The Andaz 5th Avenue is a bit of an enigma, I think the property is widely misunderstood and expectations were certainly high so when it opened a few months ago many of the reviews were lukewarm or negative.
It’s not an inexpensive property, but it’s not an expensive property by New York standards either. It not ultra-hip trying to be cool W, but it’s still sleek and fun.
And it’s a new brand trying to get out all of the kinks, there aren’t a whole lot of Andaz properties such that they’ve figured out exactly who their customers are (as opposed to what market research tells them to expect) and how those customers’ needs actually match pre-planning.
So lots of misses being reported at the outset: people who feel like it’s not their style, trying to be hip when they’re not.. people who expect a true luxury property at prices perhaps half of what you’d pay at the Peninsula (or even less). Families on several-night stays who like the value proposition of free soft drinks (in the library downstairs and from the minibar), free snacks (albeit just a bag of chips, granola bar, and a chocolate bar), and free internet… who find that it’s more of an adult-oriented hotel, lighting tends towards dim, and rooms without chests of drawers aren’t really geared towards long stays.
So when folks pull up, don’t see clear signage from a hotel that’s trying to be extremely understated and walk inside to find that staff aren’t wearing uniforms.. their expectations clash with realiy, even when it’s a nice reality. And I rather assume that the ‘new concept’ meant that even the staff and management were trying to figure it out so execution wasn’t always at 100%.
As for me I’m rather glad I waited a few months before trying out the hotel, because what I found pleased me a great deal. It isn’t Trump or the Ritz-Carlton Central Park, but it is much more modern, a much better price-value combination, and a generally all-around good hotel experience at least in my one stay so far.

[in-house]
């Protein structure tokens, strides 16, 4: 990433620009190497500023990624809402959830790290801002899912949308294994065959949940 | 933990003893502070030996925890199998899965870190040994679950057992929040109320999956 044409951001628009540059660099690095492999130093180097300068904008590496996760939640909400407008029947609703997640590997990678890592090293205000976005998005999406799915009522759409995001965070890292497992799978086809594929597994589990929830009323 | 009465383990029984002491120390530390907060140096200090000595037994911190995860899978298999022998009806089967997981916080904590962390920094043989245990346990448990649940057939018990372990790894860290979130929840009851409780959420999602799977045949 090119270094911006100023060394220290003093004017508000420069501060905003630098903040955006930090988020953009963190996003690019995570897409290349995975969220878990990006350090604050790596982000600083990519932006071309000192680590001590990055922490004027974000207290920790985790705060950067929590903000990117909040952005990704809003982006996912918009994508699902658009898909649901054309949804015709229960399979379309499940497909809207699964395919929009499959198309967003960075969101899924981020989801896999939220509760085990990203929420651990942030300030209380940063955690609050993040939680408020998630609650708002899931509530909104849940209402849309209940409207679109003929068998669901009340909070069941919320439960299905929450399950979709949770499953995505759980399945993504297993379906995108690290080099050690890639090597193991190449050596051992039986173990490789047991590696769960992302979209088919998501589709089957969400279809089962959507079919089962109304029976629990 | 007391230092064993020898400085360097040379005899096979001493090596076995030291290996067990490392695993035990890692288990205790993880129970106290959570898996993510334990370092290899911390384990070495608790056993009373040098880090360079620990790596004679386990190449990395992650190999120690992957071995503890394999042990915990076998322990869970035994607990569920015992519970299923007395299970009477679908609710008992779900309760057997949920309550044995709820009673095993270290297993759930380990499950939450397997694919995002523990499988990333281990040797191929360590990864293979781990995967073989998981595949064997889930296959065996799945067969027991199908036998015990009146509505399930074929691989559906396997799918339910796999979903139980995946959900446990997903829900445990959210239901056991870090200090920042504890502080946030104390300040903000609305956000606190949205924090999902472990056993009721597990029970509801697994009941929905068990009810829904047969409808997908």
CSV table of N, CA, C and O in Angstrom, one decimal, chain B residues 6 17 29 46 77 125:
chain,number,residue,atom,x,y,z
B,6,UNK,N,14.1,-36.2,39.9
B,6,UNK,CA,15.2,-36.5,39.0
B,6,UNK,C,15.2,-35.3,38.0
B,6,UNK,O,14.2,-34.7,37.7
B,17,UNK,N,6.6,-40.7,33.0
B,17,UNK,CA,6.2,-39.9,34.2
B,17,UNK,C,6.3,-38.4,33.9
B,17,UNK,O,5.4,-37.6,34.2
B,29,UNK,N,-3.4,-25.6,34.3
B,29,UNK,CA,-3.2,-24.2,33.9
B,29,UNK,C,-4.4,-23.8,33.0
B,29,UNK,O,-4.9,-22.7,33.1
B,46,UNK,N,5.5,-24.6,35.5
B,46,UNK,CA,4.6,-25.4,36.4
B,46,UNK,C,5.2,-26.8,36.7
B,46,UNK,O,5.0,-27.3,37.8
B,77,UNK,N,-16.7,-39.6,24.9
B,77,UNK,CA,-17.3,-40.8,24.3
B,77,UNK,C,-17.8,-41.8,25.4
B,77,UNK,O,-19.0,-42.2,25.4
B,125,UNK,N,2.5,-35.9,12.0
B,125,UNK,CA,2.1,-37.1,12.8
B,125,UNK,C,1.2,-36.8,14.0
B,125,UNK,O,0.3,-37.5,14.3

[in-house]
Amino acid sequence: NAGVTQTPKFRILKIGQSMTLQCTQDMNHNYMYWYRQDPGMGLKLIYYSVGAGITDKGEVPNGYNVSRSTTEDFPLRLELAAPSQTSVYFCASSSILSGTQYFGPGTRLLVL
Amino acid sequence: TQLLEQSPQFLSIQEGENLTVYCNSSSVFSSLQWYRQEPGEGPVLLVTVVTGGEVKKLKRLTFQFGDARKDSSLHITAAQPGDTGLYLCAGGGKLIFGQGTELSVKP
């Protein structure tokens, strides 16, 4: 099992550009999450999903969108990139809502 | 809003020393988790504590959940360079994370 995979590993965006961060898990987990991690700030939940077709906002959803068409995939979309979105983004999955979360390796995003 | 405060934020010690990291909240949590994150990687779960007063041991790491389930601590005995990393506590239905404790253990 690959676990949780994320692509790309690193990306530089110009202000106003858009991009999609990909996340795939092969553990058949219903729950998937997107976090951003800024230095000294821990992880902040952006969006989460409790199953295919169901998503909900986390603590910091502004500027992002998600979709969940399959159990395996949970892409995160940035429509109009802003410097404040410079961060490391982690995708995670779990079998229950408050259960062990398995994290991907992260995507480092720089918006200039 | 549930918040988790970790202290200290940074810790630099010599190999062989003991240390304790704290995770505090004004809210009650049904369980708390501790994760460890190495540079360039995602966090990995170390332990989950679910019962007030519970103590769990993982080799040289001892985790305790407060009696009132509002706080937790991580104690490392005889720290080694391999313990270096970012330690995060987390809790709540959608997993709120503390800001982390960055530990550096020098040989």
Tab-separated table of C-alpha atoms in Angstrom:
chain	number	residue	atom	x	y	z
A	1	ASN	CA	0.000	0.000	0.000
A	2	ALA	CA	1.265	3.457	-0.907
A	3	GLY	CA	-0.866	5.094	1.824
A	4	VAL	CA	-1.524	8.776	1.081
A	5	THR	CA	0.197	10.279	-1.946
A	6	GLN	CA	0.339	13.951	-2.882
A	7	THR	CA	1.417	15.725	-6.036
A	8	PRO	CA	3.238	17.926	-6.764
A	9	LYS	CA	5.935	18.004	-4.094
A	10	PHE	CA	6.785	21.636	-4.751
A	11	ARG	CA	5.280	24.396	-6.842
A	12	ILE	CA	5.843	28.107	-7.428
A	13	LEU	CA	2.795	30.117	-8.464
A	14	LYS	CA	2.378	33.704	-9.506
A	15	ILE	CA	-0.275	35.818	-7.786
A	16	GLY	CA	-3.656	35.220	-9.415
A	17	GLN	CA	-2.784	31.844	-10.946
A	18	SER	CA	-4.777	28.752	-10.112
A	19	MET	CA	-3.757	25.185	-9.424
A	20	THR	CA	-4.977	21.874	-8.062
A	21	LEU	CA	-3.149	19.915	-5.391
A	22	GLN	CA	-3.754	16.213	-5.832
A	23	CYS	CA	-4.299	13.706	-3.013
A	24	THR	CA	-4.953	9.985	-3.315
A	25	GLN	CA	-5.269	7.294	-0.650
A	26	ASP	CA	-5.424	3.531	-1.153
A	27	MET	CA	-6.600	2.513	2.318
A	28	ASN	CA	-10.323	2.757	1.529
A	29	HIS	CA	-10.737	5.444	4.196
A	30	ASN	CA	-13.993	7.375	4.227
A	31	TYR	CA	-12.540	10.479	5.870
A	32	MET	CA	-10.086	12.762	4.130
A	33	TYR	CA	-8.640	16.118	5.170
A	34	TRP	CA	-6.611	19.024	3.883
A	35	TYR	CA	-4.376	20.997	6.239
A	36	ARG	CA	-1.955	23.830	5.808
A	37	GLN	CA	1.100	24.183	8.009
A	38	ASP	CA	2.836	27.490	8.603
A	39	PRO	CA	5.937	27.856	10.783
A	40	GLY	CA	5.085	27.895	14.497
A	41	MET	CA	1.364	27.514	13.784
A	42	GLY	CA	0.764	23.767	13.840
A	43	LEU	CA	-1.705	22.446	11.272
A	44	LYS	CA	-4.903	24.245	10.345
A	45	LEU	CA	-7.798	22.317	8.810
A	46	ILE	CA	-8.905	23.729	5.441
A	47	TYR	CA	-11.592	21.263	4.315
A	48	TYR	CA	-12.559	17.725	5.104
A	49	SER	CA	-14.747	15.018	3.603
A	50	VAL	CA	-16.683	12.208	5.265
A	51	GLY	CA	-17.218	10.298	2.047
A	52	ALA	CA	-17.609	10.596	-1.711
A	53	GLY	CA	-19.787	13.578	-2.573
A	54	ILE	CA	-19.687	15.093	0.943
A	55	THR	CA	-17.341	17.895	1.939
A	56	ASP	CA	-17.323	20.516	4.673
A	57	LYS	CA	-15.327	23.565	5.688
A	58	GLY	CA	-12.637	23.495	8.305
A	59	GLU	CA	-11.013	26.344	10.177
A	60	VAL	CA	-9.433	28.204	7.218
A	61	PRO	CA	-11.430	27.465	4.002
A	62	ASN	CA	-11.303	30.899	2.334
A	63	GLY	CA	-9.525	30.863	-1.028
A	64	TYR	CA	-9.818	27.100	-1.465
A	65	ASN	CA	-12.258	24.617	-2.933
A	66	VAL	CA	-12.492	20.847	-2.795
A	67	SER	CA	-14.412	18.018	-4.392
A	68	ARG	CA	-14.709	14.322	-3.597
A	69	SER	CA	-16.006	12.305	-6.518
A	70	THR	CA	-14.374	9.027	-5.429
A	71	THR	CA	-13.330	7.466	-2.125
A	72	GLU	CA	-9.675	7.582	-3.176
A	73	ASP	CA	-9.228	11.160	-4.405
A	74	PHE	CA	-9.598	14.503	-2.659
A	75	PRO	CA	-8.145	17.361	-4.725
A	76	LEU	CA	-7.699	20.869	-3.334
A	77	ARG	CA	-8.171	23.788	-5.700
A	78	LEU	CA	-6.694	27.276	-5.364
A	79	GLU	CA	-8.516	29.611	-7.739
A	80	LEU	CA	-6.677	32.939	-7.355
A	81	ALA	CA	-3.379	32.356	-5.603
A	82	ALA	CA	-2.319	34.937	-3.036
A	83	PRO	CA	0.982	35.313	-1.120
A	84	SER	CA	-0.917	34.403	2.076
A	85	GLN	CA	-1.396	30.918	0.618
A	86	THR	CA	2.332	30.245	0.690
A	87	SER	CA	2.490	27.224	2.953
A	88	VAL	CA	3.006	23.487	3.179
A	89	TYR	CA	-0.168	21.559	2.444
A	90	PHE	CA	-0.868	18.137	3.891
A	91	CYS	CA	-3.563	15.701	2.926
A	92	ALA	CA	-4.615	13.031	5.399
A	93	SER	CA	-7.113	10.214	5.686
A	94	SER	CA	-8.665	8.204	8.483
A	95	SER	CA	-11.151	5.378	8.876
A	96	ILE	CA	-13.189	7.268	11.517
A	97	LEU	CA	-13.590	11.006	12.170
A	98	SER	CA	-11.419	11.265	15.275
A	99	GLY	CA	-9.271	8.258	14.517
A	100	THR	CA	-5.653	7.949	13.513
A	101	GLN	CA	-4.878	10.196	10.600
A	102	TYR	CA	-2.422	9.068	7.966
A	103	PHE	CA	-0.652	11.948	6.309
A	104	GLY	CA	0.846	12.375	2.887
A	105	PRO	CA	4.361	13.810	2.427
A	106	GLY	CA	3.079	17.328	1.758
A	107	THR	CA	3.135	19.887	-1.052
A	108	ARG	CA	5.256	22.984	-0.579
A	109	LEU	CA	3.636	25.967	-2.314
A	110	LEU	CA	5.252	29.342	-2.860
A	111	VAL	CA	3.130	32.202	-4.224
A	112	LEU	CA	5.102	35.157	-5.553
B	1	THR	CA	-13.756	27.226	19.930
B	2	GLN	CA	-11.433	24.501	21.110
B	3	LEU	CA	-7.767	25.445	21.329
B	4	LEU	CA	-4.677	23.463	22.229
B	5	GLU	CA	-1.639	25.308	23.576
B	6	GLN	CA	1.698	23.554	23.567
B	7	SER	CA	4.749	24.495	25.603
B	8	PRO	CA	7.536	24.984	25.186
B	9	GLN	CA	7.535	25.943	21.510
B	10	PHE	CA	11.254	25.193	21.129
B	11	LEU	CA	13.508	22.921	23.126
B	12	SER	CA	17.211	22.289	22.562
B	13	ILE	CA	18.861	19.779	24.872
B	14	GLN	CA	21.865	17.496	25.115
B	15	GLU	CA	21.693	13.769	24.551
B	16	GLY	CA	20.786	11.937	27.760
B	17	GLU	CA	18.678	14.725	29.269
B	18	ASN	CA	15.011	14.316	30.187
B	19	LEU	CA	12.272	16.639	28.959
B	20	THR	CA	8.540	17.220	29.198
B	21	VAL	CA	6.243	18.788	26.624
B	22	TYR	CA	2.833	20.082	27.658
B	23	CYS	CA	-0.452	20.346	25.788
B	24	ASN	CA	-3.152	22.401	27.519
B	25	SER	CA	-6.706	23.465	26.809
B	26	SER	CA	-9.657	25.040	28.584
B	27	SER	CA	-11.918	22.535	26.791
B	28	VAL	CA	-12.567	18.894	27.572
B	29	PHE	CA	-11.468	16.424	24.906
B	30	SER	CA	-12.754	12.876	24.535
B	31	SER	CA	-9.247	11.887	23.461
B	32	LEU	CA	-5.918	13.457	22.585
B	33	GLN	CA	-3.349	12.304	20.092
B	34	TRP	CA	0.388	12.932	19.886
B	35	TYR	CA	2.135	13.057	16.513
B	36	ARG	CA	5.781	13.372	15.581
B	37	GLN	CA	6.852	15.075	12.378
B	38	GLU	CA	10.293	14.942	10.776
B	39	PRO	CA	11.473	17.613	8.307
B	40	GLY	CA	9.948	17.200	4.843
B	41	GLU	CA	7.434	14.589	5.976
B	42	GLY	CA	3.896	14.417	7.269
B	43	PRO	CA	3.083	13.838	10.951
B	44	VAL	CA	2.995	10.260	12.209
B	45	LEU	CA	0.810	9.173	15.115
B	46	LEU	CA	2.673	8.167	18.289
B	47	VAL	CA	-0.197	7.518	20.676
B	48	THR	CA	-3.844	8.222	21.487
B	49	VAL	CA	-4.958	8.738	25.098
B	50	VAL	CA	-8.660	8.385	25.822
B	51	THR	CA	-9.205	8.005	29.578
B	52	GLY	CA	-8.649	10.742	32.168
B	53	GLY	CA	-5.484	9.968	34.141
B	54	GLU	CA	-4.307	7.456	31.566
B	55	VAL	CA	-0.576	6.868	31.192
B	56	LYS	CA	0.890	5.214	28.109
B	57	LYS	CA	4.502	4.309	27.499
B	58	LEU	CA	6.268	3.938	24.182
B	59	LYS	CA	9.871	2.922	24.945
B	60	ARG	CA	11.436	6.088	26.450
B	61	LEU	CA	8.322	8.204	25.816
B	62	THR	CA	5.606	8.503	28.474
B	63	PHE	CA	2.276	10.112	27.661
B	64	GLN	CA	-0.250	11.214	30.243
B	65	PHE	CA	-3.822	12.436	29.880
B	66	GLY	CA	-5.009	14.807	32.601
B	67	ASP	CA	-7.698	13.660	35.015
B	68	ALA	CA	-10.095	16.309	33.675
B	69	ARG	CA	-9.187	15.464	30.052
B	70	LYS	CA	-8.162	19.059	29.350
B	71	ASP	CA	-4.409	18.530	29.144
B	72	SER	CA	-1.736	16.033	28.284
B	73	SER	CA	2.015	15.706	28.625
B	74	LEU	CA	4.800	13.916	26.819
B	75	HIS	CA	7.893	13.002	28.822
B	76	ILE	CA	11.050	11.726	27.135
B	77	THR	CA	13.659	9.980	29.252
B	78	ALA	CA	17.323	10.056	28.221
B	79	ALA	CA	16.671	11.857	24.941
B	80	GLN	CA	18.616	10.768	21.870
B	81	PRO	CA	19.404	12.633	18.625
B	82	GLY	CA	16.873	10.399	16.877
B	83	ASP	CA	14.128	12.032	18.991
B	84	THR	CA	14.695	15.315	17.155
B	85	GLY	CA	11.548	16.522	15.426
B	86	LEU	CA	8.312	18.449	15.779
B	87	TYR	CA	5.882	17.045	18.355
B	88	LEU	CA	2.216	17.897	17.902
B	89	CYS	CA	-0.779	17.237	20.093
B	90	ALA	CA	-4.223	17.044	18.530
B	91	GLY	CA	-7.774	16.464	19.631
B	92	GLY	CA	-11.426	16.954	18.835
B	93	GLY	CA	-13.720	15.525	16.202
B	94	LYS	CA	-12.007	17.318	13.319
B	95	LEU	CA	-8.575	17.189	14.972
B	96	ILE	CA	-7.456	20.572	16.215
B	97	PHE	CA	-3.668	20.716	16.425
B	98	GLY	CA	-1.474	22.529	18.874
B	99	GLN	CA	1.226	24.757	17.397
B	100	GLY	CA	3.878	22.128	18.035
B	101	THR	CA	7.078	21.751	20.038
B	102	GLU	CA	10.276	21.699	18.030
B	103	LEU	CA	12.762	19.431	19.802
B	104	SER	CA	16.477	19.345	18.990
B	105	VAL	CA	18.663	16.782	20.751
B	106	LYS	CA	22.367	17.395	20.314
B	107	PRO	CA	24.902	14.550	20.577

As a Hyatt Diamond I was upgraded to an “Extra Large King” with view of the New York Public Liberary front entrance. The view I could take or leave, not a real selling point, but the room was extremely large by New York standards and the bathroom exceptionally spacious. It wasn’t a suite, as I might get with status at the Intercontinental Barclay, but it more than met my needs. And it’s much bigger than anything I’ve seen at the W New York or the Grand Hyatt. It was certainly comparable to my mainstay Junior Suite at the Parker Meridien.
The staff was certainly friendlier, and the service across-the-board more responsive and helpful, than at any of those properties.
The hotel provides free internet to everyone, so that Diamond benefit wasn’t useful here. They also provide free non-alcoholic minibar. And drinks are abundant throughout the property, there’s 24 hour soft drinks including quite decent coffee in the library as well as unlimited waters, there’s even a complimentary shelf full of water in the gym. I certainly appreciate that.
Diamond benefits are still nice, they offer a $15 food and beverage credit or entertainment credit or the standard points as welcome amenity (no big deal). But the nicest perk is breakfast — not a dollar credit to spend (as often the case at a property sans lounge), but unlimited ordering for breakfast in the restaurant or from room service.
We checked in at 11L30am without difficulty. The place is a bit non-obvious. It has a 5th Avenue address without obvious hotel signage, and the actual entrance is around the corner with no sign above the doors. The hotel staff do not wear uniforms obvious to a first time guest, but they do a good job of realizing who is walking in for the first time (that bewildered ‘did I finally find it?’ look is a dead giveaway). They also do a pretty good job of remembering names and greeting guests they see throughout their stay.
Here’s the 5th Avenue side entrance, just showing the street number.
And here’s the main entrance, again not much signage…